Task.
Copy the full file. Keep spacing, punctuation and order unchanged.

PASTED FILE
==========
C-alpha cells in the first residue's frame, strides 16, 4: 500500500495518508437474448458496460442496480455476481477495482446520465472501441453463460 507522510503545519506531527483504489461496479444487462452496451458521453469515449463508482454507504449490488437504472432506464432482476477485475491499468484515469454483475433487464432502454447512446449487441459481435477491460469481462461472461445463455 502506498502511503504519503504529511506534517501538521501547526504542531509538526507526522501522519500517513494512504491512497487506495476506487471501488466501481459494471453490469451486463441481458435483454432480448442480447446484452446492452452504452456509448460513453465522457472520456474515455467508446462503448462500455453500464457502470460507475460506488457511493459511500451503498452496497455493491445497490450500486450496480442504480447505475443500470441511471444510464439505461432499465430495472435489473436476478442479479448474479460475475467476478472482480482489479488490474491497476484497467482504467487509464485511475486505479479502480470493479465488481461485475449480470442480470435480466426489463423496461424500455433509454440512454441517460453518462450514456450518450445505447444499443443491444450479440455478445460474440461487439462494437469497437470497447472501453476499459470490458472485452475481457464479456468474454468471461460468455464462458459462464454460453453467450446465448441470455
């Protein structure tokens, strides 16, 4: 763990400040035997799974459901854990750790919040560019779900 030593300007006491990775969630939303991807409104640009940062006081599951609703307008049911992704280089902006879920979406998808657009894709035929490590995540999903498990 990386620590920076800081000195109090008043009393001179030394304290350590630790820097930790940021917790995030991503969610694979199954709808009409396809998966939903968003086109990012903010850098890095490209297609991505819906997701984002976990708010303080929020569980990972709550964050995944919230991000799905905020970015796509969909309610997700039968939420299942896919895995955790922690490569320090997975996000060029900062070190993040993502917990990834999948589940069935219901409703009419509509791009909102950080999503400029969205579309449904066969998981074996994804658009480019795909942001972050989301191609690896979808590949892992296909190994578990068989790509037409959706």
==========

C-alpha cells in the first residue's frame, strides 16, 4: 500500500495518508437474448458496460442496480455476481477495482446520465472501441453463460 507522510503545519506531527483504489461496479444487462452496451458521453469515449463508482454507504449490488437504472432506464432482476477485475491499468484515469454483475433487464432502454447512446449487441459481435477491460469481462461472461445463455 502506498502511503504519503504529511506534517501538521501547526504542531509538526507526522501522519500517513494512504491512497487506495476506487471501488466501481459494471453490469451486463441481458435483454432480448442480447446484452446492452452504452456509448460513453465522457472520456474515455467508446462503448462500455453500464457502470460507475460506488457511493459511500451503498452496497455493491445497490450500486450496480442504480447505475443500470441511471444510464439505461432499465430495472435489473436476478442479479448474479460475475467476478472482480482489479488490474491497476484497467482504467487509464485511475486505479479502480470493479465488481461485475449480470442480470435480466426489463423496461424500455433509454440512454441517460453518462450514456450518450445505447444499443443491444450479440455478445460474440461487439462494437469497437470497447472501453476499459470490458472485452475481457464479456468474454468471461460468455464462458459462464454460453453467450446465448441470455
């Protein structure tokens, strides 16, 4: 763990400040035997799974459901854990750790919040560019779900 030593300007006491990775969630939303991807409104640009940062006081599951609703307008049911992704280089902006879920979406998808657009894709035929490590995540999903498990 990386620590920076800081000195109090008043009393001179030394304290350590630790820097930790940021917790995030991503969610694979199954709808009409396809998966939903968003086109990012903010850098890095490209297609991505819906997701984002976990708010303080929020569980990972709550964050995944919230991000799905905020970015796509969909309610997700039968939420299942896919895995955790922690490569320090997975996000060029900062070190993040993502917990990834999948589940069935219901409703009419509509791009909102950080999503400029969205579309449904066969998981074996994804658009480019795909942001972050989301191609690896979808590949892992296909190994578990068989790509037409959706």